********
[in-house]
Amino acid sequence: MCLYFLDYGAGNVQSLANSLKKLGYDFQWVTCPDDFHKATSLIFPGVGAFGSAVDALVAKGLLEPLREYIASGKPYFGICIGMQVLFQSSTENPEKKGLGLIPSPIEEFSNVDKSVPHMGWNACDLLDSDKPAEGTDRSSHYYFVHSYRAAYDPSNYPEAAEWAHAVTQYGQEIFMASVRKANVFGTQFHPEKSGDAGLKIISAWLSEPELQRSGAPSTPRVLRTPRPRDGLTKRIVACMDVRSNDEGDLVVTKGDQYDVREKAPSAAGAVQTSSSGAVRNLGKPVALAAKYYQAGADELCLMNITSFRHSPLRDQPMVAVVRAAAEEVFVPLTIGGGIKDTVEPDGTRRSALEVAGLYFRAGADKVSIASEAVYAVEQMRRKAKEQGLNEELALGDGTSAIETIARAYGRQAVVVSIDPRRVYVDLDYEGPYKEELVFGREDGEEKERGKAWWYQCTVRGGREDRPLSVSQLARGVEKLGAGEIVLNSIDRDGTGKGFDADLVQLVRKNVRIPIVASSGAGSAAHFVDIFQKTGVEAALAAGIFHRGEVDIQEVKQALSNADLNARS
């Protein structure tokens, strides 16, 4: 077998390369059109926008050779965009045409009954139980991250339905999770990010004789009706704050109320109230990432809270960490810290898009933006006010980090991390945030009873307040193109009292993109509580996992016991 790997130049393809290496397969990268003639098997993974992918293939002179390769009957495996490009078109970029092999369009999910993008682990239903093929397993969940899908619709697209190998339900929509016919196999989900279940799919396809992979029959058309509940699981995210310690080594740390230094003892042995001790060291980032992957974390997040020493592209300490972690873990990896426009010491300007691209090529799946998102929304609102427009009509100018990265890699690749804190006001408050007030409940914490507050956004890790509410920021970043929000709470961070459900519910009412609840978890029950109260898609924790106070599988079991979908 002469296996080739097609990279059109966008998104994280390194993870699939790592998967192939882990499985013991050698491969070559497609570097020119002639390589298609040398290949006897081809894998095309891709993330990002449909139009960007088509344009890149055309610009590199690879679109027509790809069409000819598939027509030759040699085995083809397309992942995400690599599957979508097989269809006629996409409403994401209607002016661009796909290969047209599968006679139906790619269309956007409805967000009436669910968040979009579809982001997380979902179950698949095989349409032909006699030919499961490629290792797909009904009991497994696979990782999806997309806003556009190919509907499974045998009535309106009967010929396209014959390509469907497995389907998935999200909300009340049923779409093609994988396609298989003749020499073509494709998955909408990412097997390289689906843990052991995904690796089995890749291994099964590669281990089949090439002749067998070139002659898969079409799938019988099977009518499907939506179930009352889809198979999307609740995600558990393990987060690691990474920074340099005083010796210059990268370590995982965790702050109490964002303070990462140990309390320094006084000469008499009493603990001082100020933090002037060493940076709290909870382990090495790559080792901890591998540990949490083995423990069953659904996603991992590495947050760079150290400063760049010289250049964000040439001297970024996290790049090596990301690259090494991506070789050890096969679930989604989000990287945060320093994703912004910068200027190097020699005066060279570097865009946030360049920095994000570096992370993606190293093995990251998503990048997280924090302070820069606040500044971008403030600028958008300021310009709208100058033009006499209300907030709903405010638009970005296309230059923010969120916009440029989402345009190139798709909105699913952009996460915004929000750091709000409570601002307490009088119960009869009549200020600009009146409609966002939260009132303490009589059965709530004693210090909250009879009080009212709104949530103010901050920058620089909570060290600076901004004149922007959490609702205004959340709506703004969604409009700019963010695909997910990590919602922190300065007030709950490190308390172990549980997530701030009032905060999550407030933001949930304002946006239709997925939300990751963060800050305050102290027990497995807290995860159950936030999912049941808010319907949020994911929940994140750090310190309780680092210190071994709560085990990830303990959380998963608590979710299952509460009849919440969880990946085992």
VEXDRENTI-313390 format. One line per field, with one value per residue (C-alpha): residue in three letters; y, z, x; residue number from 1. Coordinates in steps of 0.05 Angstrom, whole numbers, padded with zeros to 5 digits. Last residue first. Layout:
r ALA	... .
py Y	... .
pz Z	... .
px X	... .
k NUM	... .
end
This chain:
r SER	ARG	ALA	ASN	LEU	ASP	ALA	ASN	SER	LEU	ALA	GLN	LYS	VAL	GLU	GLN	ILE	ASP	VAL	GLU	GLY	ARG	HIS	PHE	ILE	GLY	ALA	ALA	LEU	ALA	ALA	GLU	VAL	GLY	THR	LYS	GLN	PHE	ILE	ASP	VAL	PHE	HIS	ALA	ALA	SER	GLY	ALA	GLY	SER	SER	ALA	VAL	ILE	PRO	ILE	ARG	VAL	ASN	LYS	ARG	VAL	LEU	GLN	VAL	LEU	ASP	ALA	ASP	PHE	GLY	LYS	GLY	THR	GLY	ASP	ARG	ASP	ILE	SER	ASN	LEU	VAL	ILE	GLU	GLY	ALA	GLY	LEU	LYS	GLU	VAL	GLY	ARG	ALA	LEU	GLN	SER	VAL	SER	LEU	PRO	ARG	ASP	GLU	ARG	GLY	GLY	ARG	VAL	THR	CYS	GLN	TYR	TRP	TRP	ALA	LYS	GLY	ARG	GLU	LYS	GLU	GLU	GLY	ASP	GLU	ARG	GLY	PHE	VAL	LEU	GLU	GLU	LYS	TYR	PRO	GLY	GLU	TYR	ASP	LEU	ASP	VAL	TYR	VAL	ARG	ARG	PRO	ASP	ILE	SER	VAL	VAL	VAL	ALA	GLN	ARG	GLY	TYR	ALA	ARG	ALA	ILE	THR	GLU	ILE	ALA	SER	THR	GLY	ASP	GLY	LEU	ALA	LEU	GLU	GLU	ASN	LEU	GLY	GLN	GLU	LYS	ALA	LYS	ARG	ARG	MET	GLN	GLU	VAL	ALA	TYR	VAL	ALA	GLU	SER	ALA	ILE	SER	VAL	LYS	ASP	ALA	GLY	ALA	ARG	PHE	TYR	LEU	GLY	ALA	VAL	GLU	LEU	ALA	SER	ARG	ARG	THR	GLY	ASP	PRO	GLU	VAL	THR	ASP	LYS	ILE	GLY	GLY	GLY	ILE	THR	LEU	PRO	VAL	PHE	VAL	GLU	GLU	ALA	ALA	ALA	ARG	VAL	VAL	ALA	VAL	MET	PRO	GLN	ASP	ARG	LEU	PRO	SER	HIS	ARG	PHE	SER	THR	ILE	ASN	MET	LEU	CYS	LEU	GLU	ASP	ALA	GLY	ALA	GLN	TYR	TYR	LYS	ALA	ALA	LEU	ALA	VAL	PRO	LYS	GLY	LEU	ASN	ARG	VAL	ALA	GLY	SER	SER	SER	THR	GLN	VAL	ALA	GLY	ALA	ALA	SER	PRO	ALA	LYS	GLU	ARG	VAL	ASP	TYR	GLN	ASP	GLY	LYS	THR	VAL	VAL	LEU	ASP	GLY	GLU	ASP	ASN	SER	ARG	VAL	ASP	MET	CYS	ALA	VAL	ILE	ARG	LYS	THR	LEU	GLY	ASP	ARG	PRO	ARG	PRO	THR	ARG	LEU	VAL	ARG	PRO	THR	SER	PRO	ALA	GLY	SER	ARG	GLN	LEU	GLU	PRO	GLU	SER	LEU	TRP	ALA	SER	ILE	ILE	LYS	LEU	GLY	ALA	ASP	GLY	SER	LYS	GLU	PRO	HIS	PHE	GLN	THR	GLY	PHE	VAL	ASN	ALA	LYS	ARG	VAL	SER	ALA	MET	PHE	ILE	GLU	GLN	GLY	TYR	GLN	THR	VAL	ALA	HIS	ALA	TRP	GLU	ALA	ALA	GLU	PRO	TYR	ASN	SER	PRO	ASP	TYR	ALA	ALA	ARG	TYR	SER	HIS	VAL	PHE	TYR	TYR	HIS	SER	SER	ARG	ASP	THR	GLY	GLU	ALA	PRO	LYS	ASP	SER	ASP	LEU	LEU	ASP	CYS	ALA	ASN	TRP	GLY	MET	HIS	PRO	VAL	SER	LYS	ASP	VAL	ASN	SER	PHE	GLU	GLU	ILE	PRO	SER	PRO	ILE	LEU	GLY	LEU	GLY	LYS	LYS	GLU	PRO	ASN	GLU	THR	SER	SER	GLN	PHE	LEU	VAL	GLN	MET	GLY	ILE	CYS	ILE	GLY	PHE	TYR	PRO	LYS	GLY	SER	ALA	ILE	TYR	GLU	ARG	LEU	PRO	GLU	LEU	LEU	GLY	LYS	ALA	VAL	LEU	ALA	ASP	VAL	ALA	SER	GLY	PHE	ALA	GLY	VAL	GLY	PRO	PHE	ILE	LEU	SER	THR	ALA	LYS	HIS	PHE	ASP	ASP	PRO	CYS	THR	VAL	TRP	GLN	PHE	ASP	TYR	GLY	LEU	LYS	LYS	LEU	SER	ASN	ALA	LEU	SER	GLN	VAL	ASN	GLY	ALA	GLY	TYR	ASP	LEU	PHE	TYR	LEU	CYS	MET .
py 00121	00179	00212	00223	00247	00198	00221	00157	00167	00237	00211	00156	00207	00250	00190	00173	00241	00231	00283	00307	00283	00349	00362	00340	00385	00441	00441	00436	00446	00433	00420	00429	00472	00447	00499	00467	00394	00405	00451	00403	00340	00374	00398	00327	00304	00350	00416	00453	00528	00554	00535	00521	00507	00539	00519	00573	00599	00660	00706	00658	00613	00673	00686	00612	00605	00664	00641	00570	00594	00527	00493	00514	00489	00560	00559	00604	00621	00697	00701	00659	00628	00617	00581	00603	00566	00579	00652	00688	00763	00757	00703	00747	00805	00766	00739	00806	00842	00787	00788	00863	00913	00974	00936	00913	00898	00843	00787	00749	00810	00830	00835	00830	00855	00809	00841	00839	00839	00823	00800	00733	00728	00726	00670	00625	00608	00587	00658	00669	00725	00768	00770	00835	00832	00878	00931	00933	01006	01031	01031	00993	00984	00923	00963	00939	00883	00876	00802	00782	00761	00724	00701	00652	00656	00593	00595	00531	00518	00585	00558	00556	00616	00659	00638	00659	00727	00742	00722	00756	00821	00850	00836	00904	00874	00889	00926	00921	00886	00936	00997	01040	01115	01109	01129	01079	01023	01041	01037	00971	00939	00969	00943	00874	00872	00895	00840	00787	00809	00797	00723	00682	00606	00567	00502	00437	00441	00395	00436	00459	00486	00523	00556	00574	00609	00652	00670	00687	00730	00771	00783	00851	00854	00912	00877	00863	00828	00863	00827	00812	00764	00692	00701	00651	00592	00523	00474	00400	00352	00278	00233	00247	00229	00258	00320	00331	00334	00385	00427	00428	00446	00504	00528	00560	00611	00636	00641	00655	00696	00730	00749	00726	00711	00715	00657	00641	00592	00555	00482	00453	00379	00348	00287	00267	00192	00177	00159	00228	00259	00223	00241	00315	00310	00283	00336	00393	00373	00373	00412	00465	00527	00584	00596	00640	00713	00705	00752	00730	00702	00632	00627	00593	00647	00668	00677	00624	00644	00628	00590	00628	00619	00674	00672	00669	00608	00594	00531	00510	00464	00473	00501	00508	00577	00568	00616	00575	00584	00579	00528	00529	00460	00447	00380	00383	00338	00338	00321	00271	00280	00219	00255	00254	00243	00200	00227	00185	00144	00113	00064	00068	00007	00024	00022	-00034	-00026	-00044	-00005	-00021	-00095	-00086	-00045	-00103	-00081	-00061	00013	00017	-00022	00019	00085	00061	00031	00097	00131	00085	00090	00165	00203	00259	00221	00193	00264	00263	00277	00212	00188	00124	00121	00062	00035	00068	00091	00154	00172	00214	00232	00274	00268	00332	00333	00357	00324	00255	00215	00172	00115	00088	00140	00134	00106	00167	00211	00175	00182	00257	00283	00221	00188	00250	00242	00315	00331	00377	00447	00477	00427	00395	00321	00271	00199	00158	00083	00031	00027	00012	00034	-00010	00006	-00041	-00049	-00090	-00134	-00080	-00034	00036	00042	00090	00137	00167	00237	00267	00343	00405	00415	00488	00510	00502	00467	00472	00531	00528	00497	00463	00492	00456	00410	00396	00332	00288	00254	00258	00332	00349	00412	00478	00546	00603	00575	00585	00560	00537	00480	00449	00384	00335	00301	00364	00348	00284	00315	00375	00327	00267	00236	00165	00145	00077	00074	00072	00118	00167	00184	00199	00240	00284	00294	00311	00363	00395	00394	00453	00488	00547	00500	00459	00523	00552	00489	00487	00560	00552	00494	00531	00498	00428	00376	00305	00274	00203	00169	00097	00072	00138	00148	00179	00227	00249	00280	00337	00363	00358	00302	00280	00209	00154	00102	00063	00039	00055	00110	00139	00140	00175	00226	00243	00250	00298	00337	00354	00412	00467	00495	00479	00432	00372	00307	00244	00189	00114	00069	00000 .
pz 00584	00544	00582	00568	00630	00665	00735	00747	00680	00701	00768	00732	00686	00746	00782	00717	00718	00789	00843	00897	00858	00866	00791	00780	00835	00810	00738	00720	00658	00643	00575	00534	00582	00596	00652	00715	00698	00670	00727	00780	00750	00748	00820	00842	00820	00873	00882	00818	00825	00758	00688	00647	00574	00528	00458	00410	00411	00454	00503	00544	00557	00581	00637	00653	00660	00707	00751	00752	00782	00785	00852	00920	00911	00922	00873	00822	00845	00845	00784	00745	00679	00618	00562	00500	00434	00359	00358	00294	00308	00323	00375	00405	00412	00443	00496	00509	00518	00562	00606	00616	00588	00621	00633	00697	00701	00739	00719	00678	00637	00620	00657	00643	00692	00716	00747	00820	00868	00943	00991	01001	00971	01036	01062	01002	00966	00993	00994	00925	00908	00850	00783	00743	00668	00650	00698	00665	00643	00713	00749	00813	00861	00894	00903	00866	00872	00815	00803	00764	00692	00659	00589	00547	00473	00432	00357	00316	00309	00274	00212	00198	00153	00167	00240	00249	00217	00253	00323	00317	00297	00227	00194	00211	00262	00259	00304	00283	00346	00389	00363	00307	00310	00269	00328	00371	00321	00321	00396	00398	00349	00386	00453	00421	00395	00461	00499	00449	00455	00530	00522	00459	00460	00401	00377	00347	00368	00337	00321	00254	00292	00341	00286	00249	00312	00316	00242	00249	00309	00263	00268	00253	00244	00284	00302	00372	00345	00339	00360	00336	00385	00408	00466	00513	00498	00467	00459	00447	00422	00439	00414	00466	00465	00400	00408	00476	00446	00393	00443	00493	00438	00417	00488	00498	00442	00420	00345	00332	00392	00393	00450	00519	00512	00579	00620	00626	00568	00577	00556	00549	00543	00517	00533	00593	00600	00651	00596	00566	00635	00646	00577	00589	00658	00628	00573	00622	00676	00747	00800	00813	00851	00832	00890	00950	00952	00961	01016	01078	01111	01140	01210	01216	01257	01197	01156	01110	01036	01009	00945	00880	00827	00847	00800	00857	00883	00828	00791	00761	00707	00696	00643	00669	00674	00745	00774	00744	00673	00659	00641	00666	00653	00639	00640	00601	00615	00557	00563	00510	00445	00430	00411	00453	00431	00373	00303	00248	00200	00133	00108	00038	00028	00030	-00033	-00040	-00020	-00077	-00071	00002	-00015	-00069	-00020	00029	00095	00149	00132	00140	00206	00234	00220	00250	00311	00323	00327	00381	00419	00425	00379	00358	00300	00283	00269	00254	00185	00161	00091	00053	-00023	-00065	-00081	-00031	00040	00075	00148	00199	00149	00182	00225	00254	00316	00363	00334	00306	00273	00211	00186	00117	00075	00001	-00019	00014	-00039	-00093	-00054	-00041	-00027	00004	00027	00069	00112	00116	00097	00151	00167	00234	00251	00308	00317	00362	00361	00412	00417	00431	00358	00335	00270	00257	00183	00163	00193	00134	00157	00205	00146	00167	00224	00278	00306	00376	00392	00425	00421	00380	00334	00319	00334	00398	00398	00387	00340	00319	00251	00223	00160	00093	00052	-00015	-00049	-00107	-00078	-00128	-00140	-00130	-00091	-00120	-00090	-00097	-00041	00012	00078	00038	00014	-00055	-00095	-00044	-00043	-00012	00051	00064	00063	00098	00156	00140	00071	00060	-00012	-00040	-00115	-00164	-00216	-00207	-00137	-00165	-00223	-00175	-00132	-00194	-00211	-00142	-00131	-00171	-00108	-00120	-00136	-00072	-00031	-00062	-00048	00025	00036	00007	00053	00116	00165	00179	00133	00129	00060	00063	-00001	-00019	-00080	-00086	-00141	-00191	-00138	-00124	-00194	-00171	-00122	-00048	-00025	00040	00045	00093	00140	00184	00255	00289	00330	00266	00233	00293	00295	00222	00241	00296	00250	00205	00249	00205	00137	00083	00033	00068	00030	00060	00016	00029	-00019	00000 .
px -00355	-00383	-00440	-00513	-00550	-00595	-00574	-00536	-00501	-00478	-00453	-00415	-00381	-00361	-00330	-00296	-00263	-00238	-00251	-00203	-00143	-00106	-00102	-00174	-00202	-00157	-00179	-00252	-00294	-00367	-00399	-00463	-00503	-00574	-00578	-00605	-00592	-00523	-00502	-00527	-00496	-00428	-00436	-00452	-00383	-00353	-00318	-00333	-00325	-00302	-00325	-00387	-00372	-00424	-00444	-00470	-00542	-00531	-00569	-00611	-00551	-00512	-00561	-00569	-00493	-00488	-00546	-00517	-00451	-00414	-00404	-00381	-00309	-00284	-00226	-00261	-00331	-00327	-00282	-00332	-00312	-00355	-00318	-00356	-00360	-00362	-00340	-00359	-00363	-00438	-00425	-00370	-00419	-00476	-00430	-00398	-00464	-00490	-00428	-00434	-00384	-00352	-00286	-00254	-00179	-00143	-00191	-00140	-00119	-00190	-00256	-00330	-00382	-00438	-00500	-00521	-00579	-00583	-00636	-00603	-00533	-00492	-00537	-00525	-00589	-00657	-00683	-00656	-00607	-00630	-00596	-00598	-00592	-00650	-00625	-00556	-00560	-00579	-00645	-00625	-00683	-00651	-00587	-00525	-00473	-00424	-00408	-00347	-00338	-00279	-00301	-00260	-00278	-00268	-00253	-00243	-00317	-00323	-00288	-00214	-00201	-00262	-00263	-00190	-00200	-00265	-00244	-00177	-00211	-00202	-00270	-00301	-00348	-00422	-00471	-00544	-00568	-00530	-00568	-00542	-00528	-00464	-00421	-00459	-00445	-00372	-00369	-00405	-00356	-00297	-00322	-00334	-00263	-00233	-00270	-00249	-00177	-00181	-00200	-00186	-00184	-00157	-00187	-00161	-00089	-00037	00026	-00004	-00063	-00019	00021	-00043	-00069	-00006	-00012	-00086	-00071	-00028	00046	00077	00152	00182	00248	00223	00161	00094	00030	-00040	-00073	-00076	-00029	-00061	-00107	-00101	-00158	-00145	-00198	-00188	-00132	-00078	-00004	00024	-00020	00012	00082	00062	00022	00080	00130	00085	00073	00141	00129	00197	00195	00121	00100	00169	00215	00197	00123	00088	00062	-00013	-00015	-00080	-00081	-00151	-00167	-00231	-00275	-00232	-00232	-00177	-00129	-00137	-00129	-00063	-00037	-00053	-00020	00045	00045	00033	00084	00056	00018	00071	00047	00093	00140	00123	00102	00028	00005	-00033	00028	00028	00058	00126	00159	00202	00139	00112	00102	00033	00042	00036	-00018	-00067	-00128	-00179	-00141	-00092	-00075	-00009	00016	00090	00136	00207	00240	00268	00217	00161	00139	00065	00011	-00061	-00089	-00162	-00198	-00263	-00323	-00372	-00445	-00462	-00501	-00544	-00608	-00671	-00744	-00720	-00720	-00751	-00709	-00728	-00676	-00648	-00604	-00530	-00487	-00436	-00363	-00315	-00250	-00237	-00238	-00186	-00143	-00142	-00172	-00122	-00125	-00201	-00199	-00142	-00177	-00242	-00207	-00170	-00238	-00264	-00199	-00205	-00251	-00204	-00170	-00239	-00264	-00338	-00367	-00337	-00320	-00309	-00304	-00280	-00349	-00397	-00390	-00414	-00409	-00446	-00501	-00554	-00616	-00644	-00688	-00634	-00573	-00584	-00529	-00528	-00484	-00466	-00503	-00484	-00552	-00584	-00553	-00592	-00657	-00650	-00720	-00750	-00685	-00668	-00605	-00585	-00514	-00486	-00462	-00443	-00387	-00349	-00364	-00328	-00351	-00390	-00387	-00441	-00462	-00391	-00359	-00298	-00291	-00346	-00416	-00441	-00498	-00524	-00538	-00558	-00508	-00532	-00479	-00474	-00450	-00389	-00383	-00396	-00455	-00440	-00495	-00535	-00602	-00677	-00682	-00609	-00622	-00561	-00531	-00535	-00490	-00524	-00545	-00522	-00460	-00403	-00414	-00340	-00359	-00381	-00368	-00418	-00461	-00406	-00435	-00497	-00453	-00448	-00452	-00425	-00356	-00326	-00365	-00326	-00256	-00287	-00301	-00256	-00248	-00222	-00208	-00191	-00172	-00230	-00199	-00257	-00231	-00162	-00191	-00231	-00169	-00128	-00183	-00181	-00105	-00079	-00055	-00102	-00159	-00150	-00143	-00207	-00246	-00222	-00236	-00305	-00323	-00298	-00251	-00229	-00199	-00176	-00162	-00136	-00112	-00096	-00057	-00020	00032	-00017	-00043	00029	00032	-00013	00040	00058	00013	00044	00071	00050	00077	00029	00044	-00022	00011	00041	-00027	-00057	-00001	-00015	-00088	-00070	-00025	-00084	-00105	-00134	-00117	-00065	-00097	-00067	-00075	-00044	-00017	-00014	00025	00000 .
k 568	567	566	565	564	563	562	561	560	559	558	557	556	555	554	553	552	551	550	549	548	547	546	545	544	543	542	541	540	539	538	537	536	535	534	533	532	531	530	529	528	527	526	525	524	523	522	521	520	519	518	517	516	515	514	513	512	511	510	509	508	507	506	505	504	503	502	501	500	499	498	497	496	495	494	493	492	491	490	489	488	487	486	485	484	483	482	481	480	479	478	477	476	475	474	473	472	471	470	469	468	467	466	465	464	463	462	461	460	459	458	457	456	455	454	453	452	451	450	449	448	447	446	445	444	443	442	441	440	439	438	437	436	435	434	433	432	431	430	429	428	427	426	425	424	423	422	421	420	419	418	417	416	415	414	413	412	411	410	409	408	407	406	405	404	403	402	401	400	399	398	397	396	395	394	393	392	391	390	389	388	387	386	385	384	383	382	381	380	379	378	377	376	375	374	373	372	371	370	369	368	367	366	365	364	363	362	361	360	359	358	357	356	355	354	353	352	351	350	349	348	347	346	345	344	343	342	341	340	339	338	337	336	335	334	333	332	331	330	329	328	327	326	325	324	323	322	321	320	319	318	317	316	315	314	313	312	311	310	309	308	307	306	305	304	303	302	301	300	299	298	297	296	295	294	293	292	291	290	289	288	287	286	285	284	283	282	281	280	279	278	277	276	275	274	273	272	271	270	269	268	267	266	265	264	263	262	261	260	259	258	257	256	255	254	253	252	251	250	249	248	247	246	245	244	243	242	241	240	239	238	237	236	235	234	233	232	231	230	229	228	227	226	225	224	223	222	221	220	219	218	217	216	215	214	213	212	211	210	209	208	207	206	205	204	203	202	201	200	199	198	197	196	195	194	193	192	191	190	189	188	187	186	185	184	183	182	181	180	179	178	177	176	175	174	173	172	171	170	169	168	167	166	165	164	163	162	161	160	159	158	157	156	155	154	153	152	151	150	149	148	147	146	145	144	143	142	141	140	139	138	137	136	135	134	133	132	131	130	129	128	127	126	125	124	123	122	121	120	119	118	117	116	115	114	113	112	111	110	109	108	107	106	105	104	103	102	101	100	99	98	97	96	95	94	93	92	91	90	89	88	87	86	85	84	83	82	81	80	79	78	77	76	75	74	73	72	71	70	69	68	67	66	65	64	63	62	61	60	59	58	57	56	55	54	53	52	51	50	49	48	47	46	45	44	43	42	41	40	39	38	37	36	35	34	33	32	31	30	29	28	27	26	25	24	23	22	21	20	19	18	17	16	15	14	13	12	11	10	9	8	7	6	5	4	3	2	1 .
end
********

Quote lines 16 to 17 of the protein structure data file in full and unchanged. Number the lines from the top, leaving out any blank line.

k 568	567	566	565	564	563	562	561	560	559	558	557	556	555	554	553	552	551	550	549	548	547	546	545	544	543	542	541	540	539	538	537	536	535	534	533	532	531	530	529	528	527	526	525	524	523	522	521	520	519	518	517	516	515	514	513	512	511	510	509	508	507	506	505	504	503	502	501	500	499	498	497	496	495	494	493	492	491	490	489	488	487	486	485	484	483	482	481	480	479	478	477	476	475	474	473	472	471	470	469	468	467	466	465	464	463	462	461	460	459	458	457	456	455	454	453	452	451	450	449	448	447	446	445	444	443	442	441	440	439	438	437	436	435	434	433	432	431	430	429	428	427	426	425	424	423	422	421	420	419	418	417	416	415	414	413	412	411	410	409	408	407	406	405	404	403	402	401	400	399	398	397	396	395	394	393	392	391	390	389	388	387	386	385	384	383	382	381	380	379	378	377	376	375	374	373	372	371	370	369	368	367	366	365	364	363	362	361	360	359	358	357	356	355	354	353	352	351	350	349	348	347	346	345	344	343	342	341	340	339	338	337	336	335	334	333	332	331	330	329	328	327	326	325	324	323	322	321	320	319	318	317	316	315	314	313	312	311	310	309	308	307	306	305	304	303	302	301	300	299	298	297	296	295	294	293	292	291	290	289	288	287	286	285	284	283	282	281	280	279	278	277	276	275	274	273	272	271	270	269	268	267	266	265	264	263	262	261	260	259	258	257	256	255	254	253	252	251	250	249	248	247	246	245	244	243	242	241	240	239	238	237	236	235	234	233	232	231	230	229	228	227	226	225	224	223	222	221	220	219	218	217	216	215	214	213	212	211	210	209	208	207	206	205	204	203	202	201	200	199	198	197	196	195	194	193	192	191	190	189	188	187	186	185	184	183	182	181	180	179	178	177	176	175	174	173	172	171	170	169	168	167	166	165	164	163	162	161	160	159	158	157	156	155	154	153	152	151	150	149	148	147	146	145	144	143	142	141	140	139	138	137	136	135	134	133	132	131	130	129	128	127	126	125	124	123	122	121	120	119	118	117	116	115	114	113	112	111	110	109	108	107	106	105	104	103	102	101	100	99	98	97	96	95	94	93	92	91	90	89	88	87	86	85	84	83	82	81	80	79	78	77	76	75	74	73	72	71	70	69	68	67	66	65	64	63	62	61	60	59	58	57	56	55	54	53	52	51	50	49	48	47	46	45	44	43	42	41	40	39	38	37	36	35	34	33	32	31	30	29	28	27	26	25	24	23	22	21	20	19	18	17	16	15	14	13	12	11	10	9	8	7	6	5	4	3	2	1 .
end